Red Hot Chili Peppers In Three PartsIt makes sense. As most listeners will check out a new album on iTunes—or at least the first single from a long-awaited I’m With You release—the Red Hot Chili Peppers and producer Rick Rubin op 10/01/2011 5:00 AM Eastern
It makes sense. As most listeners will check out a new album on iTunes—or at least the first single from a long-awaited I’m With You release—the Red Hot Chili Peppers and producer Rick Rubin opted to provide the album in three different formats: iTunes’ AAC, CD and vinyl. While creating three different versions from the final mixes may not seem too daunting, for mastering engineer Vlado Meller (pictured), pinpointing the most current AAC encoder proved tricky.
“For iTunes, we take a 44.1k/24-bit file and test it with Apple’s proprietary AAC converter,” Meller explains from his home base in New York City’s Masterdisk. “Apple keeps changing the AAC encoder, and you have to have Apple’s cooperation to make sure you’re hearing the exact results. Until now, we had to guess about what the actual Apple AAC encoder sounded like. The emulations available as plug-ins are only an estimate. Apple’s encoder has evolved and they haven’t provided much information about it in the past. We then tweaked our master so that when the AAC file is played back, it sounds to the ear to be very consistent with the CD.”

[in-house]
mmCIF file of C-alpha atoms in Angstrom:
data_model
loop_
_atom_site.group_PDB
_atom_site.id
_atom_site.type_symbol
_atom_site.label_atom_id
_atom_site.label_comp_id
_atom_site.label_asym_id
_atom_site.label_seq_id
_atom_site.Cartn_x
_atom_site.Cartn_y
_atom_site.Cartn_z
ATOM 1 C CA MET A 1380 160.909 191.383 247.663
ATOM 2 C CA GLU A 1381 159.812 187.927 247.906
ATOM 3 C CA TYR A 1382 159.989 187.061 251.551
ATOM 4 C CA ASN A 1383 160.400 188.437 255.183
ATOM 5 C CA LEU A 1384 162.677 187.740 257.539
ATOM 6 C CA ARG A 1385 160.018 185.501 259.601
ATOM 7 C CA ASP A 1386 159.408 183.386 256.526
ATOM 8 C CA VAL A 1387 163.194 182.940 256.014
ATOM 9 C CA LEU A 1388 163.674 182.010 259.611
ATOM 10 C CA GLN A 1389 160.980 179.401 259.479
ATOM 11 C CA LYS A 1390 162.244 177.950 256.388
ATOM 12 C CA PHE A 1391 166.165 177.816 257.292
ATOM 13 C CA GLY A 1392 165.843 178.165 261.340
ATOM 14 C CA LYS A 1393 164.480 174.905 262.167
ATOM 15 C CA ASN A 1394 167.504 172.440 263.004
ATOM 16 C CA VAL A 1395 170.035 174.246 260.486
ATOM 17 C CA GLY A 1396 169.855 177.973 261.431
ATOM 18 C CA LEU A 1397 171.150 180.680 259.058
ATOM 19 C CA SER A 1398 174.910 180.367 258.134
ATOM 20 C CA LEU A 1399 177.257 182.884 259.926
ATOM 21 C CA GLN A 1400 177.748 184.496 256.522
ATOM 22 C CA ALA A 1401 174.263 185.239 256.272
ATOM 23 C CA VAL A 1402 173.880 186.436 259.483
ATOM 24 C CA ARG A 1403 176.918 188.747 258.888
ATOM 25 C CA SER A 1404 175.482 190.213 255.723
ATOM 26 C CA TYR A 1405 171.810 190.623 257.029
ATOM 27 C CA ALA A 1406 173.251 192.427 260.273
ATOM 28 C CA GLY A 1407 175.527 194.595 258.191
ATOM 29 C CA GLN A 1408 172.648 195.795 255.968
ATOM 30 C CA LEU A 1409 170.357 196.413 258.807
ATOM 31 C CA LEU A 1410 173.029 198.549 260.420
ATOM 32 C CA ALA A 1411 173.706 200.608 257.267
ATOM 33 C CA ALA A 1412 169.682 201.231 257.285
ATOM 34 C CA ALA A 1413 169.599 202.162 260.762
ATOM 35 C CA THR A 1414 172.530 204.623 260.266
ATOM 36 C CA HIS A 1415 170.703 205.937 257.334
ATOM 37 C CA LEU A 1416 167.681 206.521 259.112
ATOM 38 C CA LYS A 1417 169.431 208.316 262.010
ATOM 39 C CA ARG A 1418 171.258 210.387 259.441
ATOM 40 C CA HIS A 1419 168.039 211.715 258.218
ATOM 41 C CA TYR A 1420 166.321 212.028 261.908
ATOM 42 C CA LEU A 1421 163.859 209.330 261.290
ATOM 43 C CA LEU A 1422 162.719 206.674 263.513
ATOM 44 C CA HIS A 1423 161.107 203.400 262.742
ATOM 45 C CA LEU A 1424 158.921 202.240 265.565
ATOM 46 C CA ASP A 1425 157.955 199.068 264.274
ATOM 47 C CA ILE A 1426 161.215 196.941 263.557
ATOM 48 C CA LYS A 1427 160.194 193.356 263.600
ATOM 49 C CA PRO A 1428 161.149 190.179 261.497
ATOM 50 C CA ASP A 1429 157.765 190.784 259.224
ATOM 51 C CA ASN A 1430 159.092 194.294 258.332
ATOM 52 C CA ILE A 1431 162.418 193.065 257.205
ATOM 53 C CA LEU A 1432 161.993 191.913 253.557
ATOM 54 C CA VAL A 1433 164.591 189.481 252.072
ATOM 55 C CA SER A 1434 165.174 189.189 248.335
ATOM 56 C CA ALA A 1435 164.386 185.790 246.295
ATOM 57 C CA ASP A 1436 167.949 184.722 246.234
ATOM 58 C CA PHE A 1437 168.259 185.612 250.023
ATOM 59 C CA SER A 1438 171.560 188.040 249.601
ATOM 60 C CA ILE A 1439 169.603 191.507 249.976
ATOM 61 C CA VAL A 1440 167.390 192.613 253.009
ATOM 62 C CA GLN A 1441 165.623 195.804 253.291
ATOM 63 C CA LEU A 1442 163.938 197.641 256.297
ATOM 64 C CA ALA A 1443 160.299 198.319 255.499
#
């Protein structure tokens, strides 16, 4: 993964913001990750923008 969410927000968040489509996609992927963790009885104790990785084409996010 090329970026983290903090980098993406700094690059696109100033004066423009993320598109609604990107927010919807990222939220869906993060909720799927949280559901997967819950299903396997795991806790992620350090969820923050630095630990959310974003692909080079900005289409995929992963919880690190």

Working on his custom mastering hardware, Meller’s purpose-built high-resolution processors allow him to be precise and transparent, making adjustments to EQ and level to help disguise the data reduction in the iTunes version, working closely with mix engineers Andrew Scheps and Greg Fidelman. For the CD version, Meller took Rubin’s 96/24 files, using digital processing to fine-tune each mix and bring it down to 44.1/16. The vinyl master was cut from the original 96/24 mixes.
“I do think this will be a process that every major project will start to consider,” Meller says. “Considering how many listeners are only going to hear the iTunes version, care should be taken to make sure the AAC version sounds as good as it possibly can. As bandwidth and technology improve, so too will the sound quality of streaming and downloaded music. For now, we try to make our existing formats sound as good as they can.”